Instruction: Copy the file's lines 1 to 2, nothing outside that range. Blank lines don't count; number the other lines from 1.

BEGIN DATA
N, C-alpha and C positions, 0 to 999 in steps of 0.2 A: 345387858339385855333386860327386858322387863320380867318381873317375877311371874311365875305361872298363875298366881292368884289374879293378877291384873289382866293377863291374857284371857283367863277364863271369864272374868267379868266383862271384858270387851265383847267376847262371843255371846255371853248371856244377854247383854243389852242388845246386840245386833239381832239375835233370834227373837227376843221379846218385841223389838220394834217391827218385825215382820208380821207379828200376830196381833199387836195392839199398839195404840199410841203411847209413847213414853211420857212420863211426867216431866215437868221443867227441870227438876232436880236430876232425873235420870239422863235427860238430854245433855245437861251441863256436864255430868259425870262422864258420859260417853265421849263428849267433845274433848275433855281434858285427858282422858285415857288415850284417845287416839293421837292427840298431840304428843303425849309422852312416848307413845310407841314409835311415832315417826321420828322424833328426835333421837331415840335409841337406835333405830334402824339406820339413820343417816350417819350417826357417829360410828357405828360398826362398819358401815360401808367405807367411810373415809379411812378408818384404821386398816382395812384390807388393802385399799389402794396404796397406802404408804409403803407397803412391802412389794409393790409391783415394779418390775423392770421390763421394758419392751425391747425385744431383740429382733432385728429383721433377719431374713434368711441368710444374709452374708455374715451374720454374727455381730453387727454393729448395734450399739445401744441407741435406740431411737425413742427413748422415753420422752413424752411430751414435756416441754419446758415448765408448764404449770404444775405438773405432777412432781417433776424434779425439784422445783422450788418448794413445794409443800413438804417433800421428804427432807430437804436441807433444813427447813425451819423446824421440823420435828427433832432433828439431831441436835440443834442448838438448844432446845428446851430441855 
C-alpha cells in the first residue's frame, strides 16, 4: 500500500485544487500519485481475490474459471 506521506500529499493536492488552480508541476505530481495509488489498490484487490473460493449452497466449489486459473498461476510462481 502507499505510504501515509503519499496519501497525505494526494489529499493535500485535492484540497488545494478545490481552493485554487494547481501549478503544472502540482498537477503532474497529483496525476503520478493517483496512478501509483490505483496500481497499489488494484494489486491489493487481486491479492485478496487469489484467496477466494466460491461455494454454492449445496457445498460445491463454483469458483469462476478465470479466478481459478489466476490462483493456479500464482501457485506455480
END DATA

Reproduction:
N, C-alpha and C positions, 0 to 999 in steps of 0.2 A: 345387858339385855333386860327386858322387863320380867318381873317375877311371874311365875305361872298363875298366881292368884289374879293378877291384873289382866293377863291374857284371857283367863277364863271369864272374868267379868266383862271384858270387851265383847267376847262371843255371846255371853248371856244377854247383854243389852242388845246386840245386833239381832239375835233370834227373837227376843221379846218385841223389838220394834217391827218385825215382820208380821207379828200376830196381833199387836195392839199398839195404840199410841203411847209413847213414853211420857212420863211426867216431866215437868221443867227441870227438876232436880236430876232425873235420870239422863235427860238430854245433855245437861251441863256436864255430868259425870262422864258420859260417853265421849263428849267433845274433848275433855281434858285427858282422858285415857288415850284417845287416839293421837292427840298431840304428843303425849309422852312416848307413845310407841314409835311415832315417826321420828322424833328426835333421837331415840335409841337406835333405830334402824339406820339413820343417816350417819350417826357417829360410828357405828360398826362398819358401815360401808367405807367411810373415809379411812378408818384404821386398816382395812384390807388393802385399799389402794396404796397406802404408804409403803407397803412391802412389794409393790409391783415394779418390775423392770421390763421394758419392751425391747425385744431383740429382733432385728429383721433377719431374713434368711441368710444374709452374708455374715451374720454374727455381730453387727454393729448395734450399739445401744441407741435406740431411737425413742427413748422415753420422752413424752411430751414435756416441754419446758415448765408448764404449770404444775405438773405432777412432781417433776424434779425439784422445783422450788418448794413445794409443800413438804417433800421428804427432807430437804436441807433444813427447813425451819423446824421440823420435828427433832432433828439431831441436835440443834442448838438448844432446845428446851430441855 
C-alpha cells in the first residue's frame, strides 16, 4: 500500500485544487500519485481475490474459471 506521506500529499493536492488552480508541476505530481495509488489498490484487490473460493449452497466449489486459473498461476510462481 502507499505510504501515509503519499496519501497525505494526494489529499493535500485535492484540497488545494478545490481552493485554487494547481501549478503544472502540482498537477503532474497529483496525476503520478493517483496512478501509483490505483496500481497499489488494484494489486491489493487481486491479492485478496487469489484467496477466494466460491461455494454454492449445496457445498460445491463454483469458483469462476478465470479466478481459478489466476490462483493456479500464482501457485506455480